In March, we went over the camera and lenses. This month we’ll get into lighting, which is one of the biggest components in food photography. So go out and spend everything you have on lots of lights! No, I’m just kidding — here are a few simple things you can do to help improve your food photography without spending a ton of cash.


Choose your light

First, try to use nice natural light, like light from a big window. It’s bright, usually directional, and free. You can then start to control it with a few cheap plexiglass mirrors and small pieces of white foamcore (or any reflective white board or paper). Try to fill in and soften the shadows created by the directional window light by bouncing light back into the shadows with the foamcore.

If you don’t have a big window right next to your kitchen, you don’t have to go out and buy expensive photographic lights. Try working with a few nice bright work lights from a hardware store — start with just two (300-500 watts). You can face one up into the ceiling to give a bright, soft fill.


Point the other from behind the food and a little right or left of the camera. Move the lights around and see where they give the best texture to the food. Keep using the foamcore or mirrors to bounce some of that light back into those dark shadows, just like you did with the window light. Then frame it all up and click.

Find your angle

You’ll notice that a lot of food photography is back-lit and shot into the shadowed side, which makes the background even brighter. This is where a long lens and shallow depth of field can help keep the viewer focused on the food. Place the plated food so that the window light is coming from behind and maybe a little from the left or right. You’ll have to play around and find the best angles from camera to plate and from plate to window to really show off the texture of the food. Fill in the shadows so they aren’t too heavy and then click.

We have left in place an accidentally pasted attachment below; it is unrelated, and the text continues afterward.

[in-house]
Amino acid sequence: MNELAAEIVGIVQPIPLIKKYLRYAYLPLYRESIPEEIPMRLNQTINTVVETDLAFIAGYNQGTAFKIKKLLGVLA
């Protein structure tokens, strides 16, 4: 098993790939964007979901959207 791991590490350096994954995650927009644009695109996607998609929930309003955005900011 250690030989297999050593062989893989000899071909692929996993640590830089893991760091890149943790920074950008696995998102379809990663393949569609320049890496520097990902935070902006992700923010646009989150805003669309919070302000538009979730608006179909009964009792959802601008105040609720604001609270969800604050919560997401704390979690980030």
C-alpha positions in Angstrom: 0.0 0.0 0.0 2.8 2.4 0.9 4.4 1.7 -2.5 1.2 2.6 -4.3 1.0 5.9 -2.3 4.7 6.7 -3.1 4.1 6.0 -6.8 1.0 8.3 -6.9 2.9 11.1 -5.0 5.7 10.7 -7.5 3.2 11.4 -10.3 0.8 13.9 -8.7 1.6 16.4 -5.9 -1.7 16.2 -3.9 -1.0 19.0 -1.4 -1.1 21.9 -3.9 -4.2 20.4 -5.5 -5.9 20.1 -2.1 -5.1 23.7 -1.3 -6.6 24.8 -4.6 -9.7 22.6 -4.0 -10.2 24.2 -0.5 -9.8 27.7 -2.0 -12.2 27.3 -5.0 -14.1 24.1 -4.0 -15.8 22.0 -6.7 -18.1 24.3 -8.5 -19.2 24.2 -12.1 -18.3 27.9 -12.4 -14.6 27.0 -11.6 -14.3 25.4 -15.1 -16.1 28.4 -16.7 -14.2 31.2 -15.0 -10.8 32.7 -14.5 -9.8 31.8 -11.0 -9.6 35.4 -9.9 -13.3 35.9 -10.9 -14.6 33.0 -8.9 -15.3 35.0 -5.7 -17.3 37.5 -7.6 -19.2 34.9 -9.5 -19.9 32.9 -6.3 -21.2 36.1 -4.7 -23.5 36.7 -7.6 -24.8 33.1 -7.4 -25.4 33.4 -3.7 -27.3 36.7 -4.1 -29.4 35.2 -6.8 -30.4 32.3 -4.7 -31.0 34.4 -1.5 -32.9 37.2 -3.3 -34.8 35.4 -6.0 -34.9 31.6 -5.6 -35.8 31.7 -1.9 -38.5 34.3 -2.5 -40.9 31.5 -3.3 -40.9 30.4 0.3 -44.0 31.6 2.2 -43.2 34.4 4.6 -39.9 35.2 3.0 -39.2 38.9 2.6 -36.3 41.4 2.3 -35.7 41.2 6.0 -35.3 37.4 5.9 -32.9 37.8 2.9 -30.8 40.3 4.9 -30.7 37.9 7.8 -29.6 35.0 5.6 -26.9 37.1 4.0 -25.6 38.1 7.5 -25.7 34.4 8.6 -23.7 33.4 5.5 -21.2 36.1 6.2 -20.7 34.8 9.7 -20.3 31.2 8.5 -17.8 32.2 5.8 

You may find it helpful to use a tripod so that you can keep the same frame while you move the lights, food, and reflectors to get them all working together. The tripod will also help with setting your focus and keeping what you want in focus with a very shallow depth of field.

Take your shot

Well, we’ve gotten through some of the technical stuff, which seems to be where the most common questions arise. Start here and remember to play and experiment. We’ve only hit the surface of the world of food photography — there’s still food styling and the food stylist, prop styling and the prop stylist, and then how to use lighting, lens choice, and framing to evoke those tastes and smells that go along with that great food you’re photographing.

Try out this recipe for Chunky Monkey Bread to practice your new lighting skills. Experiment with setting up your lighting to really highlight the texture of the loaf and the color of the freshly baked crust — then see how long you can hold out before you stop shooting and start nibbling!

Chunky Monkey Bread


  • 1½ cups flour
  • 1¼ teaspoons salt
  • ¾ teaspoon baking soda
  • ⅓ teaspoon baking powder
  • 8 tablespoons butter
  • 1¼ cup sugar
  • 3 large eggs, lightly beaten
  • 4 ripe bananas, mashed
  • ¾ cups chocolate chunks or chips


  1. Preheat your oven to 350°F (176°C).
  2. Whisk together the flour, salt, baking soda, and baking powder.
  3. In your blender, mix butter and sugar on high for 2-3 minutes.
  4. Add in the flour mixture until the consistency is similar to brown sugar.
  5. Gradually beat in the eggs.
  6. Fold in the mashed bananas and the chocolate chunks or chips.
  7. Spread the batter evenly in a buttered 4″ x 9″ (10cm x 23cm) loaf pan. You can also use parchment paper to line the edges and bottom to prevent the bread from sticking to the pan.
  8. Bake at 350°F (176°C) for 50-60 minutes or until a toothpick comes out clean from the center of the bread. Let the loaf cool for 5-10 minutes, then pull it from the pan and let cool completely on a wire rack.